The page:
Wednesday, 23. April 2014
04. 07. 12. - 16:00
From today the street that was named after a former mayor whose anti-semitic views inspired Hitler's hatred of the jews is history.
Dr. Karl-Lueger-Ring will officially be changed to Universitaetsring (University Ring) after backing from the social Democrats and the Greens.
All signs and house numbers will be changed.
The move was opposed by the Freedom party and the conservative People's party. The new road is now named after the university that is located on that section of the avenue circling the inner city.
Those who opposed the plan say that despite his anti-Semitism Lueger, who was mayor for 13 years from 1897 on, had done many good things.
As well as expanding Vienna's pipeline network supplying the city with alpine spring water, he had also established a public transport system and strengthened social welfare services.
But he also openly espoused anti-Semitic sentiments. Adolf Hitler, who lived in Vienna for part of Lueger's tenure, saw him as an inspiration for his hatred of Jews.
Lueger nonetheless had Jewish friends and once famously declared, "I decide who is a Jew." His views were shared by many Austrians at a time when anti-Semitism was widespread across much of Europe and before it became associated with the Holocaust.
Vienna Counsellor for Culture Andreas Mailath-Pokorny of the governing Social Democrat-Greens coalition announced the name change last month, saying the city "should not act as if there were no dark spots" in its history. At the same time, he said, statues and other reminders of Lueger's tenure spread throughout the city will remain standing.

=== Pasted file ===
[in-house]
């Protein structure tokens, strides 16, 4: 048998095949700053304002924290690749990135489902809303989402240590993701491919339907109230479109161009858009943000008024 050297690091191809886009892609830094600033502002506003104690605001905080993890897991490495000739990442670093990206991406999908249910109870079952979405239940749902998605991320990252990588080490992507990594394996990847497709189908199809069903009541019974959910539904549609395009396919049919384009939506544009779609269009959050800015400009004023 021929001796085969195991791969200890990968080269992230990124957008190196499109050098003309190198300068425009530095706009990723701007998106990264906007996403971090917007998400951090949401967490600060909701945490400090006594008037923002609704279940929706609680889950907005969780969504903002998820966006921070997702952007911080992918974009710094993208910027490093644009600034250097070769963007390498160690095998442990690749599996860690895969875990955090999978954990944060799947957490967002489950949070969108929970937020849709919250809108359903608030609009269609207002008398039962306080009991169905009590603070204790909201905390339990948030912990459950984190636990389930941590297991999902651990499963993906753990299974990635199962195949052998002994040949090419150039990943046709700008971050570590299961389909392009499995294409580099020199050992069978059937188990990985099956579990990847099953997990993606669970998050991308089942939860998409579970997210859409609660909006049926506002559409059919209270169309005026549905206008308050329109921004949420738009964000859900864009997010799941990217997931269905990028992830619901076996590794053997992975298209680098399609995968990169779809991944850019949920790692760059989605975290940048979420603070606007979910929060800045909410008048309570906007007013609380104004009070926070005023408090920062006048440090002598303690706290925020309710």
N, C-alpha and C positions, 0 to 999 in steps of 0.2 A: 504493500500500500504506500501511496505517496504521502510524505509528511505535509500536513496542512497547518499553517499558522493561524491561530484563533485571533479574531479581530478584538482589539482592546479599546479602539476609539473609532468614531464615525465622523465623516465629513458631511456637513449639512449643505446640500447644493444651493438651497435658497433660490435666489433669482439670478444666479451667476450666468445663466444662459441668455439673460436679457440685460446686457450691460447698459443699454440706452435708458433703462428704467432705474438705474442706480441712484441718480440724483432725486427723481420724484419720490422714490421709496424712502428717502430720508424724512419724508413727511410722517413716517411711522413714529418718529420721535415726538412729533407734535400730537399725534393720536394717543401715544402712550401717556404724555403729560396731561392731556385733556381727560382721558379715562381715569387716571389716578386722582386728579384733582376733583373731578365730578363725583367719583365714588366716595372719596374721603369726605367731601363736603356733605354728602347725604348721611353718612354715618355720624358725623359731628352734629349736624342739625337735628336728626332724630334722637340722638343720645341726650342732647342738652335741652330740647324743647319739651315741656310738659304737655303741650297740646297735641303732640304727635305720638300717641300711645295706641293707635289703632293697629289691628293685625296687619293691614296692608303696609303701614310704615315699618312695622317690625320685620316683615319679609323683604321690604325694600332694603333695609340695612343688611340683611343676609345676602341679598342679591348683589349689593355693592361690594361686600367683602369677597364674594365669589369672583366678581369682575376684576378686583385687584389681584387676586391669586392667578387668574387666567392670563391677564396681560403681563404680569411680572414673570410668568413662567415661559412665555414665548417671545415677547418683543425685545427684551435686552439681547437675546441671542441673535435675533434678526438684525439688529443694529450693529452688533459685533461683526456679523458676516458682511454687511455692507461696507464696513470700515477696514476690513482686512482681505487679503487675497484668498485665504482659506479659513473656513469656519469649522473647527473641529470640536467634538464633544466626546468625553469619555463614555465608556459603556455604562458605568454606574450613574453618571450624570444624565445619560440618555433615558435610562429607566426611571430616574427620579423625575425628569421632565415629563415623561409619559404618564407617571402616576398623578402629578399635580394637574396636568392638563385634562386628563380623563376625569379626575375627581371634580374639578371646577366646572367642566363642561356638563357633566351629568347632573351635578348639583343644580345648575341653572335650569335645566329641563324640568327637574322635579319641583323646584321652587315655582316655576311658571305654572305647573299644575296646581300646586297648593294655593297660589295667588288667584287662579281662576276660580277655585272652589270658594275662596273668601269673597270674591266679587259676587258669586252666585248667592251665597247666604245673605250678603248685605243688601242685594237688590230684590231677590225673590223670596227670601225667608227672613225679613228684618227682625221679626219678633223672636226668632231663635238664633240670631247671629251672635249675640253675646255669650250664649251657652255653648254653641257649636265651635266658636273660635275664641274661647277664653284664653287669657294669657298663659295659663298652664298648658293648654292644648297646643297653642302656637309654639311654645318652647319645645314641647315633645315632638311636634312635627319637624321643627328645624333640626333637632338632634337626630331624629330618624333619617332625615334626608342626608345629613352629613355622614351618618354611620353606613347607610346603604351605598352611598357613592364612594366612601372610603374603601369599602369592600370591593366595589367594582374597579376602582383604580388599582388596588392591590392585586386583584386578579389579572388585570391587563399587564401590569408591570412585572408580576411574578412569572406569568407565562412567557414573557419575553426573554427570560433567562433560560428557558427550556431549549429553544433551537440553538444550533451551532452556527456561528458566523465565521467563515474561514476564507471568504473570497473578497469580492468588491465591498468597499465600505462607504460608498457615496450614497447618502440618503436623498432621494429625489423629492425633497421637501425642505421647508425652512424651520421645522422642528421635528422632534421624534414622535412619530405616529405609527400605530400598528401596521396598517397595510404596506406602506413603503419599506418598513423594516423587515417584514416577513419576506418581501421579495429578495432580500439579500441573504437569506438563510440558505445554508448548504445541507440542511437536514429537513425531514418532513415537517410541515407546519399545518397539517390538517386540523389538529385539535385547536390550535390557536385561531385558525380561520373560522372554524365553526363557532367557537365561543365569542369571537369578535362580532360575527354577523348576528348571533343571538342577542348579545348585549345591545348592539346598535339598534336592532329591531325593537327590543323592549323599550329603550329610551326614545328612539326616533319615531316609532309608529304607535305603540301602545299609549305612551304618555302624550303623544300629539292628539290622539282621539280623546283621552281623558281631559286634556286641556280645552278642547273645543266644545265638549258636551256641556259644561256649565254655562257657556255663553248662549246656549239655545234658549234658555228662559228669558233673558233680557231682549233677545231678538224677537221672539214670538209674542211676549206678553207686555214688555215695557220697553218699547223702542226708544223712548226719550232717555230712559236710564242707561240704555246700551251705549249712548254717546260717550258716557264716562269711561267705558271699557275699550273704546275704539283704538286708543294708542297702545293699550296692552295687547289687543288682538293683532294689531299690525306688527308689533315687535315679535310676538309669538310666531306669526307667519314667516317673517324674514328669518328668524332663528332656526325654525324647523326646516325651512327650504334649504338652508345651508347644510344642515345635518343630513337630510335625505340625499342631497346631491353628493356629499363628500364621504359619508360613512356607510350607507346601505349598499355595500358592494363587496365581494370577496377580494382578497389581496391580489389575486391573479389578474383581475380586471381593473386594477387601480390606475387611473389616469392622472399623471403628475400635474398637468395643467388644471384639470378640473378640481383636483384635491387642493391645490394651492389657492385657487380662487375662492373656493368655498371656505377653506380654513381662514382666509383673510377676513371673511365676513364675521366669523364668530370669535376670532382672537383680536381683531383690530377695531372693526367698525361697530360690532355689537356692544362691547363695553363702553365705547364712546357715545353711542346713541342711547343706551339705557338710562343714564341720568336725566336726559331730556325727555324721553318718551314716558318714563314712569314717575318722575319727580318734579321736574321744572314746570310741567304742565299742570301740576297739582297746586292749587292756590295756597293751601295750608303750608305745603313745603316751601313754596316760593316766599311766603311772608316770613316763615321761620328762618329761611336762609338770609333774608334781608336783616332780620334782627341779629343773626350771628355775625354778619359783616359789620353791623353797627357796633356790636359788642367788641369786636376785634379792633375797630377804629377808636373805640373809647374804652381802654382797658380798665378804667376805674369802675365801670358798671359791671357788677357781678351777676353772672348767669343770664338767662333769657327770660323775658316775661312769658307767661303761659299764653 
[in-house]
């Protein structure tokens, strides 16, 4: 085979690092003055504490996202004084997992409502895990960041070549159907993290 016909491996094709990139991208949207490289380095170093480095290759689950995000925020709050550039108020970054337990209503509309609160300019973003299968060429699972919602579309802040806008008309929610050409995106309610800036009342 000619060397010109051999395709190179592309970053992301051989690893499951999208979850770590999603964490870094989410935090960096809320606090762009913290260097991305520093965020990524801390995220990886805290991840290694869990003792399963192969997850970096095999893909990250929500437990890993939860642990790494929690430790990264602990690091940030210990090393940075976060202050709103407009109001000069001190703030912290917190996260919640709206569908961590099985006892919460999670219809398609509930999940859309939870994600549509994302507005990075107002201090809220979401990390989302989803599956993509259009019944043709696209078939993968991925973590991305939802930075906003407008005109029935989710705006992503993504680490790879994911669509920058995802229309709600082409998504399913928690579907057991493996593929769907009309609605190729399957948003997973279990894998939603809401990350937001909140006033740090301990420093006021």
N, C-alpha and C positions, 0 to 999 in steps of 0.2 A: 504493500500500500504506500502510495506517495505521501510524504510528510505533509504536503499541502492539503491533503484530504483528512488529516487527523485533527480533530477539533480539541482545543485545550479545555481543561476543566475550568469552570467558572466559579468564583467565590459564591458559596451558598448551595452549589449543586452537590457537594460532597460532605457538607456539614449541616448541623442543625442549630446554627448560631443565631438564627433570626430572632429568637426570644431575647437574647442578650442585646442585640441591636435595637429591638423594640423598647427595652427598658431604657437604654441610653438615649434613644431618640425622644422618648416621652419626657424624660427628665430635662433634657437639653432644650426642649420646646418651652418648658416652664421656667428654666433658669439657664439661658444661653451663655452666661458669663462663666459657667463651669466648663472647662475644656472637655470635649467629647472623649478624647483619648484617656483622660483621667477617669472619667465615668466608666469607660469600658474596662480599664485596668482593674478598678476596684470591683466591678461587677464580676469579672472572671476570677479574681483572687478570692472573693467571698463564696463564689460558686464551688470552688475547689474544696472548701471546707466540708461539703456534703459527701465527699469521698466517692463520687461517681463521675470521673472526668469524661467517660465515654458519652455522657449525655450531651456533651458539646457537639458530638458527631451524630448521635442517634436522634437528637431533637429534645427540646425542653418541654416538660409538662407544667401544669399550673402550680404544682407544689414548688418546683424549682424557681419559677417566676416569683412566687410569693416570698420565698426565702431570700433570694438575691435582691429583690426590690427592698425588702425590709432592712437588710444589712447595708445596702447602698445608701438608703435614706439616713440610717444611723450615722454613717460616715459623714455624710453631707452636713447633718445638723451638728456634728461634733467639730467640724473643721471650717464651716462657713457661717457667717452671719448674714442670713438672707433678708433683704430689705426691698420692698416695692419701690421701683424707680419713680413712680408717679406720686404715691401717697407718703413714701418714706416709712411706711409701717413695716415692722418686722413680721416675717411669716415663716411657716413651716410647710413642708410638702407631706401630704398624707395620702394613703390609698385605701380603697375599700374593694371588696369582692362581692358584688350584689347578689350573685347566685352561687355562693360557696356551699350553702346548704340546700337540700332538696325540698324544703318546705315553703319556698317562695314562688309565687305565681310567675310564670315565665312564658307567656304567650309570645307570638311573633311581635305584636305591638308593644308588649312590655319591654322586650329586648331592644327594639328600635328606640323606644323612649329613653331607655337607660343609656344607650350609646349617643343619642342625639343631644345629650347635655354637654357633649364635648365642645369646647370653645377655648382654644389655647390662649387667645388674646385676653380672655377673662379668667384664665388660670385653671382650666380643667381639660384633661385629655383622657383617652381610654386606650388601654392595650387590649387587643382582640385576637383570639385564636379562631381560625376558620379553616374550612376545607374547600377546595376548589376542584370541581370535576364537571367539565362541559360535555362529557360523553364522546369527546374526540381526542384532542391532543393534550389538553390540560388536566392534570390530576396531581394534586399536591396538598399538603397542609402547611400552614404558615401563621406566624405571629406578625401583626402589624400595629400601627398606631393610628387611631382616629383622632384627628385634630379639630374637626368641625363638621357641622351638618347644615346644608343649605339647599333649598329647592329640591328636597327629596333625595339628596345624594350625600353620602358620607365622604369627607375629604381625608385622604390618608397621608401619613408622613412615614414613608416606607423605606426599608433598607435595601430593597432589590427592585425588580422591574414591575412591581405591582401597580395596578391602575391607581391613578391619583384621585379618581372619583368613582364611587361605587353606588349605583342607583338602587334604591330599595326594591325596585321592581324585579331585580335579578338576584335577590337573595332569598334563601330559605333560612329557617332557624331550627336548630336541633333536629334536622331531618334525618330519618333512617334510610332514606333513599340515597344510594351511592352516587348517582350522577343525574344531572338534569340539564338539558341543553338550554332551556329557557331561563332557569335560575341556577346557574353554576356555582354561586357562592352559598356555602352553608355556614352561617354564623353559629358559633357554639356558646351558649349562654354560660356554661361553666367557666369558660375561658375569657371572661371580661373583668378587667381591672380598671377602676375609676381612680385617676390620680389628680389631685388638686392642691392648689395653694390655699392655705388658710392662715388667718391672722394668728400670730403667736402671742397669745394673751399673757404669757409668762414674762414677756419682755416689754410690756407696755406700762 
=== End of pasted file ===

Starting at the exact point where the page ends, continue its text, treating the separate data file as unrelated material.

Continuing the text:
In his comments Thursday, Freedom Party leader Heinz-Christian Strache invoked a decision by Vienna's Social Democratic government four years ago to erect a bust of Argentine Marxist revolutionary Che Guevara in a city park.
"The socialists set up a memorial for a foreign mass murderer like Che Guevara, but an excellent Viennese mayor is stripped of a street name," said Strache. "This is a scandal!" His party is Austria's second-strongest political force.
However, Oskar Deutsch, who represents Vienna's Jewish community, praised the action. In an allusion to the Freedom Party, he said the name change should "also serve as a warning on our present politicians who frivolously and reprehensibly use anti-Semitic, racially motivated and xenophobic slogans."
Austria has moved from its postwar portrayal of being Nazi Germany's first victim to acknowledging that it was Hitler's willing partner.
The centrist People's Party — which governs together with the Social Democrats nationally — also took Vienna's Social Democrats to task.
While agreeing that Lueger's heritage needed to be looked at critically, People's Party chief Manfred Juraczka said the municipality's coalition government did not have the moral authority to decide on a name change after commemorating "the mass-murderer Che Guevara" with a bust.
Greens official Alexander Van der Bellen described Lueger as a "great communal politician" whose image was nonetheless besmirched with "his expressions of anti-Semitism."
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